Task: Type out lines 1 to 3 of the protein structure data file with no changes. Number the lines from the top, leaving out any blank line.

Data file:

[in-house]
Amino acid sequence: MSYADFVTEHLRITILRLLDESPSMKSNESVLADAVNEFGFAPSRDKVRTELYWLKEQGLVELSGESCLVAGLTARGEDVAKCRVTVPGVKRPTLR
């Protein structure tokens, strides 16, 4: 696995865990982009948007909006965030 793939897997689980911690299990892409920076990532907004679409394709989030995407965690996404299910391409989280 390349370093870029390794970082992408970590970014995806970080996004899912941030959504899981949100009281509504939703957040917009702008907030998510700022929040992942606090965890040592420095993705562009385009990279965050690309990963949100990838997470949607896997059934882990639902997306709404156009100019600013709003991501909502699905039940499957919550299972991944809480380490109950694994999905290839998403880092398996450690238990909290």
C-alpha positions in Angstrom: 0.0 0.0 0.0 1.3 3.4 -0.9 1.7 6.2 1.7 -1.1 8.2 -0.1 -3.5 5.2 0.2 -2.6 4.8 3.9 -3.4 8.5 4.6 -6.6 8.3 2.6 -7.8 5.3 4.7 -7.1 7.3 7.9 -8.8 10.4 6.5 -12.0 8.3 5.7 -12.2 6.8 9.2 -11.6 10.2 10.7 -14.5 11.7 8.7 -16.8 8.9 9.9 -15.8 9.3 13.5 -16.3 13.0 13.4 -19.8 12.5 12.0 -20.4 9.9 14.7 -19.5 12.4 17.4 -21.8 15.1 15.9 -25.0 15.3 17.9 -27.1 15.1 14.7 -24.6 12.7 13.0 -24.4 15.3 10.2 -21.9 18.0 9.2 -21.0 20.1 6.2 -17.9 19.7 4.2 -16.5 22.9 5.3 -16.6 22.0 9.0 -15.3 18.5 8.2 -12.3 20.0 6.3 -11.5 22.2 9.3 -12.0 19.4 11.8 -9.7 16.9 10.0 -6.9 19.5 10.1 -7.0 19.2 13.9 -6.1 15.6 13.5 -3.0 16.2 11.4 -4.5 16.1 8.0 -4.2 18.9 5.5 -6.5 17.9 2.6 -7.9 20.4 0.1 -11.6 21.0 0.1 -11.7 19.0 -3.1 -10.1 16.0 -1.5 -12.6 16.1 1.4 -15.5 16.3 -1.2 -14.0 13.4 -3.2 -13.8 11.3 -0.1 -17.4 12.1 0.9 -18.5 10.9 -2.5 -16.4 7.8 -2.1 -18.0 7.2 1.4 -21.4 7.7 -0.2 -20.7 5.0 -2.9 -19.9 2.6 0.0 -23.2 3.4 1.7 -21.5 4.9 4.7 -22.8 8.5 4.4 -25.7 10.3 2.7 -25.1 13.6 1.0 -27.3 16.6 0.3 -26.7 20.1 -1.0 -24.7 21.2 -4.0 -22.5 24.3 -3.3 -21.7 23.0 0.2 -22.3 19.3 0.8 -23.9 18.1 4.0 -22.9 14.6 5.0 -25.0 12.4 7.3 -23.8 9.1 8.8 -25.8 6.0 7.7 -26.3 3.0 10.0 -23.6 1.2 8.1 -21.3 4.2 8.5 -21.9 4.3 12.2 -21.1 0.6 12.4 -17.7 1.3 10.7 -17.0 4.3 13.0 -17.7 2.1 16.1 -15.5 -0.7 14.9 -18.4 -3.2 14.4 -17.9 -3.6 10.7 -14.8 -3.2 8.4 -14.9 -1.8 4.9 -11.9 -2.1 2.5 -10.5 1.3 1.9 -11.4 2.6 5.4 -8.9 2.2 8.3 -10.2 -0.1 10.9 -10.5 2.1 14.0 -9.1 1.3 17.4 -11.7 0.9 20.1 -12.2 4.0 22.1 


[in-house]
Amino acid sequence: MSYADFVTEHLRITILRLLDESPSMKSNESVLADAVNEFGFAPSRDKVRTELYWLKEQGLVELSGESCLVAGLTARGEDVAKCRVTVPGVKRPTLR
């Protein structure tokens, strides 16, 4: 696995865990982009948007909006965030 793939897997689980911690299990892409920076990532907004679409394709989030995407965690996404299910391409989280 390349370093870029390794970082992408970590970014995806970080996004899912941030959504899981949100009281509504939703957040917009702008907030998510700022929040992942606090965890040592420095993705562009385009990279965050690309990963949100990838997470949607896997059934882990639902997306709404156009100019600013709003991501909502699905039940499957919550299972991944809480380490109950694994999905290839998403880092398996450690238990909290």